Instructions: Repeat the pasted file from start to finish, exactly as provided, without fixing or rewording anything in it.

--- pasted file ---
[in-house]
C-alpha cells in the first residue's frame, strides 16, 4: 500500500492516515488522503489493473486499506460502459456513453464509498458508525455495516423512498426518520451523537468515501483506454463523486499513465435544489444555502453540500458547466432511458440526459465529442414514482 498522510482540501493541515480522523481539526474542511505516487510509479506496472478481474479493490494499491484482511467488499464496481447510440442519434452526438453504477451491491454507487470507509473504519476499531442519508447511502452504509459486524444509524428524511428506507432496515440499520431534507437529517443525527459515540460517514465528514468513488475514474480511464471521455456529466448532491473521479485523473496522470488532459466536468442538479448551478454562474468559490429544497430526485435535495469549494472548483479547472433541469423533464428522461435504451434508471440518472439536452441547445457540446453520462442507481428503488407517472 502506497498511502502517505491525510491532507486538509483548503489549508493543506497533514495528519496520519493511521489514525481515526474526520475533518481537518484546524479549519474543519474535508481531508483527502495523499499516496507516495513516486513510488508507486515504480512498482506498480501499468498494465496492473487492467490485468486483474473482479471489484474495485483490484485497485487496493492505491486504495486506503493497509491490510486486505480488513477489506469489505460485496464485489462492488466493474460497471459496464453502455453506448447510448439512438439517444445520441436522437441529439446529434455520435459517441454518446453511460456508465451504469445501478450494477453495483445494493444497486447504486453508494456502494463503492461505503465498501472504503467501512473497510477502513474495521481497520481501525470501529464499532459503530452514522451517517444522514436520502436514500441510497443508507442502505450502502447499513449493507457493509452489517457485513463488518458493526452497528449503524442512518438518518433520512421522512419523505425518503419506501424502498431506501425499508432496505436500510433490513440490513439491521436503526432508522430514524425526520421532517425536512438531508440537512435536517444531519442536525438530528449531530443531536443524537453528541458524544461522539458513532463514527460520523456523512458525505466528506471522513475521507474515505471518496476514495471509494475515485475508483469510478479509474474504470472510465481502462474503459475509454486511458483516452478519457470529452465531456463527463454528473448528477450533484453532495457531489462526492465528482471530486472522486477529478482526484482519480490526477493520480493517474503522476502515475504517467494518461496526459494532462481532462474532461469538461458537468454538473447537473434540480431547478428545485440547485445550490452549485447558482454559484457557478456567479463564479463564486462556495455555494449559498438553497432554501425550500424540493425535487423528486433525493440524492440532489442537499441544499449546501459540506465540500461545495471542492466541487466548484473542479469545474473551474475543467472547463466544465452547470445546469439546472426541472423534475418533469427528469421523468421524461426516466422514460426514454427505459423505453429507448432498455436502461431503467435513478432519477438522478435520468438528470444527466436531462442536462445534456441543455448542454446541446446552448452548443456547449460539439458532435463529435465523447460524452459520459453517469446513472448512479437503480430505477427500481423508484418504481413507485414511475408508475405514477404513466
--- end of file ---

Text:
[in-house]
C-alpha cells in the first residue's frame, strides 16, 4: 500500500492516515488522503489493473486499506460502459456513453464509498458508525455495516423512498426518520451523537468515501483506454463523486499513465435544489444555502453540500458547466432511458440526459465529442414514482 498522510482540501493541515480522523481539526474542511505516487510509479506496472478481474479493490494499491484482511467488499464496481447510440442519434452526438453504477451491491454507487470507509473504519476499531442519508447511502452504509459486524444509524428524511428506507432496515440499520431534507437529517443525527459515540460517514465528514468513488475514474480511464471521455456529466448532491473521479485523473496522470488532459466536468442538479448551478454562474468559490429544497430526485435535495469549494472548483479547472433541469423533464428522461435504451434508471440518472439536452441547445457540446453520462442507481428503488407517472 502506497498511502502517505491525510491532507486538509483548503489549508493543506497533514495528519496520519493511521489514525481515526474526520475533518481537518484546524479549519474543519474535508481531508483527502495523499499516496507516495513516486513510488508507486515504480512498482506498480501499468498494465496492473487492467490485468486483474473482479471489484474495485483490484485497485487496493492505491486504495486506503493497509491490510486486505480488513477489506469489505460485496464485489462492488466493474460497471459496464453502455453506448447510448439512438439517444445520441436522437441529439446529434455520435459517441454518446453511460456508465451504469445501478450494477453495483445494493444497486447504486453508494456502494463503492461505503465498501472504503467501512473497510477502513474495521481497520481501525470501529464499532459503530452514522451517517444522514436520502436514500441510497443508507442502505450502502447499513449493507457493509452489517457485513463488518458493526452497528449503524442512518438518518433520512421522512419523505425518503419506501424502498431506501425499508432496505436500510433490513440490513439491521436503526432508522430514524425526520421532517425536512438531508440537512435536517444531519442536525438530528449531530443531536443524537453528541458524544461522539458513532463514527460520523456523512458525505466528506471522513475521507474515505471518496476514495471509494475515485475508483469510478479509474474504470472510465481502462474503459475509454486511458483516452478519457470529452465531456463527463454528473448528477450533484453532495457531489462526492465528482471530486472522486477529478482526484482519480490526477493520480493517474503522476502515475504517467494518461496526459494532462481532462474532461469538461458537468454538473447537473434540480431547478428545485440547485445550490452549485447558482454559484457557478456567479463564479463564486462556495455555494449559498438553497432554501425550500424540493425535487423528486433525493440524492440532489442537499441544499449546501459540506465540500461545495471542492466541487466548484473542479469545474473551474475543467472547463466544465452547470445546469439546472426541472423534475418533469427528469421523468421524461426516466422514460426514454427505459423505453429507448432498455436502461431503467435513478432519477438522478435520468438528470444527466436531462442536462445534456441543455448542454446541446446552448452548443456547449460539439458532435463529435465523447460524452459520459453517469446513472448512479437503480430505477427500481423508484418504481413507485414511475408508475405514477404513466